October 17, 2019 By Phil Alger 3 min read

When we introduced Dedicated Cores for IBM Cloud Databases, you could only provision new databases with dedicated cores. Now, that’s changed. 

(Read the original dedicated cores announcement.)

You may have noticed a slight change to your IBM Cloud Databases deployment settings. Now, everyone has access to dedicated cores, even on databases that have already been provisioned. That means that you no longer have to select whether you want dedicated cores for your deployment at provisioning time. 

So now, if you decide that you want all the benefits of dedicated cores for your databases right now, you can make the switch directly from your deployment’s console on IBM Cloud.

Why would you want to use dedicated cores? 

Dedicated cores are Virtual Processor Cores (vCPUs) that allow customers who want to add hypervisor-level isolation to their databases instances. Giving customers this added level of control granularity ensures that their data processing and RAM remain separated from other customers, mitigating possibilities of the “noisy-neighbor” effect. This essentially moves the database from a multi-tenant to a single-tenant host and guarantees that customer databases receive at least the minimum amount of compute they select. 

Provisioning dedicated cores

To start using dedicated cores for your existing deployments, first select your database. Then, in your database’s settings select the Settings tab. At the bottom of the Scale Resources panel, you will see Dedicated Cores.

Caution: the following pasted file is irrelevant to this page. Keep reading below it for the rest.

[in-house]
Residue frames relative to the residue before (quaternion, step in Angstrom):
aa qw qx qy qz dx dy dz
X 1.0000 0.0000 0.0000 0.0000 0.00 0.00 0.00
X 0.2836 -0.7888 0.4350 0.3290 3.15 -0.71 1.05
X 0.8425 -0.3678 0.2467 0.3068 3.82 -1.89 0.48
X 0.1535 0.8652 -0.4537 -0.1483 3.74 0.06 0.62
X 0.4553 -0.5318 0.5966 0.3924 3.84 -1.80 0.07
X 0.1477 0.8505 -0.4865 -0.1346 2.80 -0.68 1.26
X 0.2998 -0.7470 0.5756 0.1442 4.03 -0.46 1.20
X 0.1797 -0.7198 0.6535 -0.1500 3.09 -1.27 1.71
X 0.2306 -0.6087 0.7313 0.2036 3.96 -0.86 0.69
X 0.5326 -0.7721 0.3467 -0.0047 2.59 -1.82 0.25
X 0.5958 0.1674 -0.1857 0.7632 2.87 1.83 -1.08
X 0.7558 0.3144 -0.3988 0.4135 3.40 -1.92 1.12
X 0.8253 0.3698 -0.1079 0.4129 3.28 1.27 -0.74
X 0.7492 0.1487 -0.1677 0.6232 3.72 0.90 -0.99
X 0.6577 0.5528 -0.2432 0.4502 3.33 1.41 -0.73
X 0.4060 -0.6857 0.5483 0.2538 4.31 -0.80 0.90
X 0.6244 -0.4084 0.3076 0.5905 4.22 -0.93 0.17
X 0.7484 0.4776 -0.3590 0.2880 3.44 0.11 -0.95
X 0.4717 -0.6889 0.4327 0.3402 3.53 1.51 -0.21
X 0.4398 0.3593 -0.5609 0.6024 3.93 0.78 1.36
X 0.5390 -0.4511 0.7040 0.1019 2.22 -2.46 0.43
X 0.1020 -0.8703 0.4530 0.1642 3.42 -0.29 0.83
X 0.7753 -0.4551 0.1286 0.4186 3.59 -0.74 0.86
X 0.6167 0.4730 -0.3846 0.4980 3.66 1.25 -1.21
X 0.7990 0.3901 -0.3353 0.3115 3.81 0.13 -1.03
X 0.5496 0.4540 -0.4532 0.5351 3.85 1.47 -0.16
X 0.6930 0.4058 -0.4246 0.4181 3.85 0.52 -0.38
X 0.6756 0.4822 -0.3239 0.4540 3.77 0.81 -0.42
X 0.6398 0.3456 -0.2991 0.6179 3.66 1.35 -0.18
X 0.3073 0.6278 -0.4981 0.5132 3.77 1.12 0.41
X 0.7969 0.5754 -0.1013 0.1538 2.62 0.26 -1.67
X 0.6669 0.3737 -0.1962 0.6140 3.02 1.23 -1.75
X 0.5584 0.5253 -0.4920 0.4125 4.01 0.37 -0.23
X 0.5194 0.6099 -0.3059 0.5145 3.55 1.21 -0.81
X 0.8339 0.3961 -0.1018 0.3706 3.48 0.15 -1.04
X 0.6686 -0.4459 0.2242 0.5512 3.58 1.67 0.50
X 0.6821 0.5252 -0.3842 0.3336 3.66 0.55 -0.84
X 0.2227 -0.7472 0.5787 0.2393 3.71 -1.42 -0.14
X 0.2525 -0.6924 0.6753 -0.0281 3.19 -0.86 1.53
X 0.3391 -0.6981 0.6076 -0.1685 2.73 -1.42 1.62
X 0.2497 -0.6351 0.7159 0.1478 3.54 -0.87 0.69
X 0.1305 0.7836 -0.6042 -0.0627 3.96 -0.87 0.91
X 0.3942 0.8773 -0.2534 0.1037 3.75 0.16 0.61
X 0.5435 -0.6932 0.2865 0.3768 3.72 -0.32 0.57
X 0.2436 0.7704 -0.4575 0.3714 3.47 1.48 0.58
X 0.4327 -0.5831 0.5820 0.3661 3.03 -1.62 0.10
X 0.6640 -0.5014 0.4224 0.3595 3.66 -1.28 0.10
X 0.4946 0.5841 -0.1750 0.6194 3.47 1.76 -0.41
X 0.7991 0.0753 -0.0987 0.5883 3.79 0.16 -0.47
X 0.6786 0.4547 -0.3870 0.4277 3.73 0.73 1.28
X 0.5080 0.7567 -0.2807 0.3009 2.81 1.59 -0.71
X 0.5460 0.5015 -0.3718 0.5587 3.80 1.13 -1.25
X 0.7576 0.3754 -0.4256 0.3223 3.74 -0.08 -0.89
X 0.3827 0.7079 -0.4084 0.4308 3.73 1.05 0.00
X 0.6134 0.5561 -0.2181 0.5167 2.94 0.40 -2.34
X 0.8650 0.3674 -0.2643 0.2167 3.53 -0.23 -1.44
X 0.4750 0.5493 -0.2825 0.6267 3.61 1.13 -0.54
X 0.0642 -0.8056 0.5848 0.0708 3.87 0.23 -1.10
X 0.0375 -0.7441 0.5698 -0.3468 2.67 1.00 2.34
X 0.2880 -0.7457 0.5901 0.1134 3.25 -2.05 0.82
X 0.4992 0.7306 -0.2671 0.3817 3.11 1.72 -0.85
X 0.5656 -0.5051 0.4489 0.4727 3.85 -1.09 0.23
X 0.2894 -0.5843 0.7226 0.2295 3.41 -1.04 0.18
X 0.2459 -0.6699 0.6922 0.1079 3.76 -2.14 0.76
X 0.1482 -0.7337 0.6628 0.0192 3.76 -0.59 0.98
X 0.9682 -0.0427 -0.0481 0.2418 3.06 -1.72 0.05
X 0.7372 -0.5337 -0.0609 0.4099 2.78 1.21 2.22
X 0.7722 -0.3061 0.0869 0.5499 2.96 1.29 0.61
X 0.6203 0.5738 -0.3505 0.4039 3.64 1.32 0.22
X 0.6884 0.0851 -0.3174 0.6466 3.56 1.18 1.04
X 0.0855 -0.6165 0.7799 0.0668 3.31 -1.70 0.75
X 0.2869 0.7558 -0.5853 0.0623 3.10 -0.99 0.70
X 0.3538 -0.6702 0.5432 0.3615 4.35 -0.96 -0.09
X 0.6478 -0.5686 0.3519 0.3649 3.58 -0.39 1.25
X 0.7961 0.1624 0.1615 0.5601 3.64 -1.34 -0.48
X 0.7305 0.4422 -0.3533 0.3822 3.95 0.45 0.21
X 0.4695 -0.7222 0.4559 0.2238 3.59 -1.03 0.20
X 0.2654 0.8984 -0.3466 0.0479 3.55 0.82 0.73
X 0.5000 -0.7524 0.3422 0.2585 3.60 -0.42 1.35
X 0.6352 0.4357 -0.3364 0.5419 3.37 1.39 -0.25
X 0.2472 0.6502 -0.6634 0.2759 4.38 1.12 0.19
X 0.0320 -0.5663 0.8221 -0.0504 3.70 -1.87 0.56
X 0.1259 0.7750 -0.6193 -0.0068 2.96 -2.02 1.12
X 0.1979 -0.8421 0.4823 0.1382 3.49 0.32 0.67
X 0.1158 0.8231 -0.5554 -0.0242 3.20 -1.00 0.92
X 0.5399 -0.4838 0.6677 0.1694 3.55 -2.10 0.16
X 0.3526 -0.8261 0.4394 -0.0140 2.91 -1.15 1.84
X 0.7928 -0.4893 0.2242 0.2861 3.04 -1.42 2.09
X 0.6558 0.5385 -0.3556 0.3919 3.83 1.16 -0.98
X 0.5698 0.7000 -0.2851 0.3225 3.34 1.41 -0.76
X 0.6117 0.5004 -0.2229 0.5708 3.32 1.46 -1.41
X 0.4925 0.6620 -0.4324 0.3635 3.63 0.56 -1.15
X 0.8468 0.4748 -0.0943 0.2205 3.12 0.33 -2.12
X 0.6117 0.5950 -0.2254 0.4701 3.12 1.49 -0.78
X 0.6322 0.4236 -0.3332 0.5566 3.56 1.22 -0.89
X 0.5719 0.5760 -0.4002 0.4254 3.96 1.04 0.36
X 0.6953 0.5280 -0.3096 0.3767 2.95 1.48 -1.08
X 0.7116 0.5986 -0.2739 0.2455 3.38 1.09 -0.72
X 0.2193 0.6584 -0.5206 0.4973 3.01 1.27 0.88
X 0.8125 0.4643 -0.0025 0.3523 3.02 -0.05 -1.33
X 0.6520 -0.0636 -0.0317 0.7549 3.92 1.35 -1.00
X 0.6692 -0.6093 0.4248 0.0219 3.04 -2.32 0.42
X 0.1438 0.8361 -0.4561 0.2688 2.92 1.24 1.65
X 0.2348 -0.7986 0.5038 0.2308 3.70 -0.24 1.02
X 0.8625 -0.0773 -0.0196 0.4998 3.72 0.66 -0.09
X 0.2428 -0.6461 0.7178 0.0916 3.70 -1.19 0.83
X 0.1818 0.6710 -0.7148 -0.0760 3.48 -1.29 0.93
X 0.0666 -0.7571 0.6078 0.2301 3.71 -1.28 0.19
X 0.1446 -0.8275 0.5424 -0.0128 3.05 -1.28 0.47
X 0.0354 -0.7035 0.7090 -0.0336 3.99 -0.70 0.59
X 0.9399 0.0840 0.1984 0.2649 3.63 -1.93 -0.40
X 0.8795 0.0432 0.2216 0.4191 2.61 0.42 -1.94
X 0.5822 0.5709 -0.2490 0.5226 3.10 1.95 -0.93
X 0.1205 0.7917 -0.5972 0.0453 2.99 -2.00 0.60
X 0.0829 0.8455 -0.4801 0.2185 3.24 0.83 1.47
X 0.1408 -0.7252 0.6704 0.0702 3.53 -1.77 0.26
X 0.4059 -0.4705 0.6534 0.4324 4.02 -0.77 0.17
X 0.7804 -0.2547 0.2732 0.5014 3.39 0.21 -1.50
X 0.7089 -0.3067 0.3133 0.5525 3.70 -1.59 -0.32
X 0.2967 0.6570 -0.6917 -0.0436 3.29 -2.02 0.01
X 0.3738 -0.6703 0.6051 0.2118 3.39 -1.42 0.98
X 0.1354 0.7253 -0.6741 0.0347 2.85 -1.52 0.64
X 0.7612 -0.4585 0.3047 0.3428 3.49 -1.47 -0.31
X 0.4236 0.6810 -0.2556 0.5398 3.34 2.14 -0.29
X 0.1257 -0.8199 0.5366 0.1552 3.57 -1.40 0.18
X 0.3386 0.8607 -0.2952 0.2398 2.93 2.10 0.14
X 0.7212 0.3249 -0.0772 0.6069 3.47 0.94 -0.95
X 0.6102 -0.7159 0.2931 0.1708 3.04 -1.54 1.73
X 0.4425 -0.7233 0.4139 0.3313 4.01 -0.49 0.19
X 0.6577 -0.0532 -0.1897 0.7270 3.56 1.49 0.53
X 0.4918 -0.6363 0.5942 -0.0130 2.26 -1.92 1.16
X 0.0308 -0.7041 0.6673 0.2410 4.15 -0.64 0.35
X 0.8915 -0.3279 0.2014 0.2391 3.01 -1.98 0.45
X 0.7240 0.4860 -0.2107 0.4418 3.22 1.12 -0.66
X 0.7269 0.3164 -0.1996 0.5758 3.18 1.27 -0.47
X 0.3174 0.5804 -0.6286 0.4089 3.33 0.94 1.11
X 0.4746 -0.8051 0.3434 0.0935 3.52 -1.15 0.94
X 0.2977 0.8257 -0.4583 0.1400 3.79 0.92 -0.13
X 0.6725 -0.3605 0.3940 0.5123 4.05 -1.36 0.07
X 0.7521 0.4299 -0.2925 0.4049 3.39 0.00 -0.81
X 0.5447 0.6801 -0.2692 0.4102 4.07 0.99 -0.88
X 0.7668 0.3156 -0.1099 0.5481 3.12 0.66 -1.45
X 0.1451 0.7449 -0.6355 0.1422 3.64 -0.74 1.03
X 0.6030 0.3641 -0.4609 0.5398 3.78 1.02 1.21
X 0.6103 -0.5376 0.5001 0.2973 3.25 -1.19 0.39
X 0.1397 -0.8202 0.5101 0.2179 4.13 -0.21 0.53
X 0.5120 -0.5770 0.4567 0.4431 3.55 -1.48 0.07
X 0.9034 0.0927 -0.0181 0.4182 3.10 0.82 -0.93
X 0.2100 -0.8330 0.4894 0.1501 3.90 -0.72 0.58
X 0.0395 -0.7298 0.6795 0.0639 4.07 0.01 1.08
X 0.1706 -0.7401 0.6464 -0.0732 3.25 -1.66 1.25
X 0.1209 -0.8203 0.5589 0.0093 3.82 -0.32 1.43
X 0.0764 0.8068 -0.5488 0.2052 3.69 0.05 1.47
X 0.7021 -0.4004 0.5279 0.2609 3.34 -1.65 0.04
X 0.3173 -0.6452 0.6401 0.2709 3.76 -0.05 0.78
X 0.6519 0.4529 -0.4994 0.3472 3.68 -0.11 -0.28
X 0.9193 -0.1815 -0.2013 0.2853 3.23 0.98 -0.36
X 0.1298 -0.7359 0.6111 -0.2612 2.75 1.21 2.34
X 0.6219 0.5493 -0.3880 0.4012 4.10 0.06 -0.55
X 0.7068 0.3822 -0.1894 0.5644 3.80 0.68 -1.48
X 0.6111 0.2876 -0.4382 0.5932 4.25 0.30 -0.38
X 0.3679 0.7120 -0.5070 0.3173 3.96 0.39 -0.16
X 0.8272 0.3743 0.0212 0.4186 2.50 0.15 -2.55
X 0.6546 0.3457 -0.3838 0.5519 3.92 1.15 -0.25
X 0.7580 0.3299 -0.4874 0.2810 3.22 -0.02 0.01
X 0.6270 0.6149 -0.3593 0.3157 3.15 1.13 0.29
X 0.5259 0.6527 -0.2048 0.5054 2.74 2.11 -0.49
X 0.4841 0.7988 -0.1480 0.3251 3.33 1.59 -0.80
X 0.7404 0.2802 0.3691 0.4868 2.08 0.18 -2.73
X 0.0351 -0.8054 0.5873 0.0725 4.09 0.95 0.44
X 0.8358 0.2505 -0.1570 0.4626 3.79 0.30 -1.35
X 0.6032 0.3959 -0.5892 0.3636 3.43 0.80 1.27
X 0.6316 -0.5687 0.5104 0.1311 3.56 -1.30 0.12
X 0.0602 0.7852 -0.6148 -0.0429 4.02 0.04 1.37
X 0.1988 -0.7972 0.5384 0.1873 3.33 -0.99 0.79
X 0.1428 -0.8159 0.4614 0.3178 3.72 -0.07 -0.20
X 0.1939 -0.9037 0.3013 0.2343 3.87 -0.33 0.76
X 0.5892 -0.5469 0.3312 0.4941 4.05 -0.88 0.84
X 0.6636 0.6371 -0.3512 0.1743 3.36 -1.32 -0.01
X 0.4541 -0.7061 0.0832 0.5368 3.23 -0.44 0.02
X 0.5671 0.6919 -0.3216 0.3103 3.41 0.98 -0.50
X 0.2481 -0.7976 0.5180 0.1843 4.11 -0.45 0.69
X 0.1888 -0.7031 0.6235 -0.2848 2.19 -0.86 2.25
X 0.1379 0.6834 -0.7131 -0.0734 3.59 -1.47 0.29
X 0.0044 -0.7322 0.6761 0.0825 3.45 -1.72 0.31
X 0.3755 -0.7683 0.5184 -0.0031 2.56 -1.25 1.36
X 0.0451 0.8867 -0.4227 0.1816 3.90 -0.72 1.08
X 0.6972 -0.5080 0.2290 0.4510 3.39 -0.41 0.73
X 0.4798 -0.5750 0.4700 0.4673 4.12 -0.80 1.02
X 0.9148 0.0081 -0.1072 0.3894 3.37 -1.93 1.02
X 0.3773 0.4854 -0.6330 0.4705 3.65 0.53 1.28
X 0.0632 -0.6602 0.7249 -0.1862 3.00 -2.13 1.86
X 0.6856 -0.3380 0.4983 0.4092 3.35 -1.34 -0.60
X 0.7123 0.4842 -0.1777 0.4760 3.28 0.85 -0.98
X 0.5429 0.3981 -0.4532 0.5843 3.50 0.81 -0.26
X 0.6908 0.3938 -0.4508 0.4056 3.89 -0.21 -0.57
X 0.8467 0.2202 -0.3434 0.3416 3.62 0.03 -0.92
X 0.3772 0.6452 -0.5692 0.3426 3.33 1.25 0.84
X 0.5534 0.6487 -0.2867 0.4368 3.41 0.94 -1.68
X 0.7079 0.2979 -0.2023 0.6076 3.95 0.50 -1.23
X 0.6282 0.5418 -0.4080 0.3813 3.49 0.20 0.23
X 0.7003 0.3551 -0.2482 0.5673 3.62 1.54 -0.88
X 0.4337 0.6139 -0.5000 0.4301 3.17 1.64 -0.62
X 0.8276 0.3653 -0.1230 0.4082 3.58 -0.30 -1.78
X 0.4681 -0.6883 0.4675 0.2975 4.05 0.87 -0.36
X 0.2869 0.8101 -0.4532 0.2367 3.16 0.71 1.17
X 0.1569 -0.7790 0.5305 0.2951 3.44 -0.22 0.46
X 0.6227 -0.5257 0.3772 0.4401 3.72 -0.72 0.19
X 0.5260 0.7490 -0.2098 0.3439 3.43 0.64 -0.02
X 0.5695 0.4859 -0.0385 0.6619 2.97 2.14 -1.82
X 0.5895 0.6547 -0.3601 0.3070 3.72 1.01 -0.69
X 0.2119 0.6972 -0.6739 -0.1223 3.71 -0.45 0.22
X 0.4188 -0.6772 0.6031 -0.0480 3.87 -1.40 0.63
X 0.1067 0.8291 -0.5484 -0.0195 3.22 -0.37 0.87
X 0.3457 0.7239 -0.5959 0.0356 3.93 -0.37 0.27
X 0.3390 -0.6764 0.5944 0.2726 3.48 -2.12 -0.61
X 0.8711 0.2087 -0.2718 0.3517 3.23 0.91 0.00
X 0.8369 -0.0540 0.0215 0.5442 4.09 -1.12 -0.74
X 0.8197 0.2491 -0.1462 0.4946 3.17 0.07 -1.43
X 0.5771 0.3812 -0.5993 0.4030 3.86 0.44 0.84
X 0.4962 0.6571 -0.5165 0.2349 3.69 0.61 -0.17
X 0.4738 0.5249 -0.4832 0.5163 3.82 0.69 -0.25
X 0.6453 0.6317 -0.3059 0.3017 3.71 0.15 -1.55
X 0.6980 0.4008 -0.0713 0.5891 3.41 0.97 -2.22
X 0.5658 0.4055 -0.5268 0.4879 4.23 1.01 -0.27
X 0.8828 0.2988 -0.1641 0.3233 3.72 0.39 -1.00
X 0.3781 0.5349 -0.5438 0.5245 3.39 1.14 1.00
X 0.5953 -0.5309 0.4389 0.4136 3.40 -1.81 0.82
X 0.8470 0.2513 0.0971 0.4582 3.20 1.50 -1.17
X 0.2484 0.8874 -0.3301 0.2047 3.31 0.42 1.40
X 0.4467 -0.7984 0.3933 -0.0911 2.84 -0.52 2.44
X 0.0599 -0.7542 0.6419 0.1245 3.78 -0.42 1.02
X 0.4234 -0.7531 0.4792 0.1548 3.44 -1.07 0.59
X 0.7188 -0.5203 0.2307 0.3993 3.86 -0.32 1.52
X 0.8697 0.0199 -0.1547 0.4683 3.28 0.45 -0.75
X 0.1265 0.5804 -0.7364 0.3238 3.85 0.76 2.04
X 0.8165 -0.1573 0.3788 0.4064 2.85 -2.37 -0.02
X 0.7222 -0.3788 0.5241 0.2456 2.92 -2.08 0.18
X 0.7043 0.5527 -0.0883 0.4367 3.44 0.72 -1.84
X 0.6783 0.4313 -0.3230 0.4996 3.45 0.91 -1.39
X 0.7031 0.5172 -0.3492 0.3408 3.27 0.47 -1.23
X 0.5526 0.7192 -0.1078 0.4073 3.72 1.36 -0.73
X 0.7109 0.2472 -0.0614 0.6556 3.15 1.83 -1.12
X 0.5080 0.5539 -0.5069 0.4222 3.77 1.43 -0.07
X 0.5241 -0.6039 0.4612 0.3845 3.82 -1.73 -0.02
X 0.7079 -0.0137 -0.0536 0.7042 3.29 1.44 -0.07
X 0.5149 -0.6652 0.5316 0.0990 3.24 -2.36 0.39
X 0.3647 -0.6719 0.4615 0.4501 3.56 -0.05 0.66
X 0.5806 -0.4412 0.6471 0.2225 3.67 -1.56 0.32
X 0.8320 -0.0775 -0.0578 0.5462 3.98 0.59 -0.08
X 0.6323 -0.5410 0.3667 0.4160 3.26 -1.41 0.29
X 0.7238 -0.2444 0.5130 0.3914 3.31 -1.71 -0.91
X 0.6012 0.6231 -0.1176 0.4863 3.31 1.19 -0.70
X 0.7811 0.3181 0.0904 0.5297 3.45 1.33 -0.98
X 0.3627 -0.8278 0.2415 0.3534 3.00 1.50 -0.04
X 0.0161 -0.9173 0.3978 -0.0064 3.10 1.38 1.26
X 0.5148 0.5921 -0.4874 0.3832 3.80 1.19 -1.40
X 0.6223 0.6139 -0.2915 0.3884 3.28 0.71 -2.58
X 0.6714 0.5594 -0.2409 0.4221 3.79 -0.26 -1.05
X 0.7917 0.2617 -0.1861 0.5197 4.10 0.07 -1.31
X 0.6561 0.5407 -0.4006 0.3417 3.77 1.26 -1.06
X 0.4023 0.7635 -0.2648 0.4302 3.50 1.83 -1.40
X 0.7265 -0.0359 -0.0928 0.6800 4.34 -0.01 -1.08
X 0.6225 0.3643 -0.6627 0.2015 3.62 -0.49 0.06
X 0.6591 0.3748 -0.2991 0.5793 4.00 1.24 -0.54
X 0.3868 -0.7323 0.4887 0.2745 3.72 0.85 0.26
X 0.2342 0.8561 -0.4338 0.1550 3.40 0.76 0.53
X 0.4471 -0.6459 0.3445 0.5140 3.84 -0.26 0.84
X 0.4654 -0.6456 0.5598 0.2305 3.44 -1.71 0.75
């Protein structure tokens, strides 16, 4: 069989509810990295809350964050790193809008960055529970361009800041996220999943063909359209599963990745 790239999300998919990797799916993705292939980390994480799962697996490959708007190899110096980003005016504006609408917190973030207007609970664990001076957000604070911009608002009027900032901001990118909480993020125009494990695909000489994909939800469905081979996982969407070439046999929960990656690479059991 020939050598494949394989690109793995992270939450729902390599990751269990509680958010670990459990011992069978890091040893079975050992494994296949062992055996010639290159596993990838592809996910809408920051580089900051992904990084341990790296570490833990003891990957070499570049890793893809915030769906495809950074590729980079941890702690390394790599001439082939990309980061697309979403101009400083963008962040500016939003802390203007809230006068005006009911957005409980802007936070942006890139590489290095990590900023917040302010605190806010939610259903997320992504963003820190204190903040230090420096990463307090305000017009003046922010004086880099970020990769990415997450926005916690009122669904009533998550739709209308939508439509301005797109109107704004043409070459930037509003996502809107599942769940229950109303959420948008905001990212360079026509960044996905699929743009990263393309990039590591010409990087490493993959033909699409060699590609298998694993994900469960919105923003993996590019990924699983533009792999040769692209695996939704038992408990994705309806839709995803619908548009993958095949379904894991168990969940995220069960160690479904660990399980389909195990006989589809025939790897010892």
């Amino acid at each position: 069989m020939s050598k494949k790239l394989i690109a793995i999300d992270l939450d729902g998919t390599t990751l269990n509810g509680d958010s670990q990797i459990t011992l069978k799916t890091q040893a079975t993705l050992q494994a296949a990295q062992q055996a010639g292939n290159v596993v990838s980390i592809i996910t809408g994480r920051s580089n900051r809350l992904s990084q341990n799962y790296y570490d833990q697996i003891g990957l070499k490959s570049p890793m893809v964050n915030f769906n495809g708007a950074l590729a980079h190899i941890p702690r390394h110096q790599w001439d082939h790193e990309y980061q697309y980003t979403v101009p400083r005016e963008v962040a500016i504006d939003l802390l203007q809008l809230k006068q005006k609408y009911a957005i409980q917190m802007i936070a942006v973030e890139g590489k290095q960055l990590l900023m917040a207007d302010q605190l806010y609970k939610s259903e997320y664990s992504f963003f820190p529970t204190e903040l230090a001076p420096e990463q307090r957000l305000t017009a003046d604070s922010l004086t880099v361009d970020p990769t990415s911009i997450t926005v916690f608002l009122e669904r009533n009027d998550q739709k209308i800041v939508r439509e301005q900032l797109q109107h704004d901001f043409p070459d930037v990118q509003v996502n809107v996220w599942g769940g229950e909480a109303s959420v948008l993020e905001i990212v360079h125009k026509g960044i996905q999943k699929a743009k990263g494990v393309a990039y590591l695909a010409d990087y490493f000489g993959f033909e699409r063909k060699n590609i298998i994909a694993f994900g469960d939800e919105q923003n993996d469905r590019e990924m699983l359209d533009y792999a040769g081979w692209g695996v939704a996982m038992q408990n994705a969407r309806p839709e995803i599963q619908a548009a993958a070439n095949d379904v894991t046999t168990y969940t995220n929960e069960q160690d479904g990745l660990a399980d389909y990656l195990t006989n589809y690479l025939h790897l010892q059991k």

By default, you’re using compute resources on shared hosts so you will see “0” dedicated cores. 

Now, move the slider to the number of dedicated cores you want. The number of cores starts with 3 and goes up to 30, guaranteeing that you will have, at minimum, the number of cores that you specify. Remember that the allocation of dedicated cores is independent of the allocation of disk and RAM. 

Dedicated cores are billed per member, per core. That means that if you have a database with two members and you select three dedicated cores, you will start out with three dedicated cores per member, totaling six dedicated cores.

Databases with two members are IBM Cloud Databases for Redis, IBM Cloud Databases for PostgreSQL, and IBM Cloud Databases for MongoDB

IBM Cloud Databases that have three members are IBM Cloud Databases for etcd, IBM Cloud Databases for Elasticsearch, and IBM Cloud Messages for RabbitMQ. For these databases, when you want to add the minimum three dedicated cores, you will be billed for a total of nine dedicated cores (or three dedicated cores per member). 

Once you’re happy with the number of cores, click Scale Deployment and you’ll get dedicated cores. Note that your database will be restarted, so make sure you account for that before adding this feature.

How many dedicated cores to start with?

This is a tricky question because it depends on the workload of the database. If you’re experiencing very high workloads, you’ll want to start with a higher number of cores than a database that doesn’t experience very high workloads. Unlike disk, you can scale the number of dedicated cores up and down. If you monitor your databases and decide that you need more cores, then scale up; likewise, if you need to scale down, you can do that, too.

Need more information?

Feel free to reach out to our support team, or if you’re interested in trying out IBM Cloud Databases, click Get Started with IBM Cloud Databases. 

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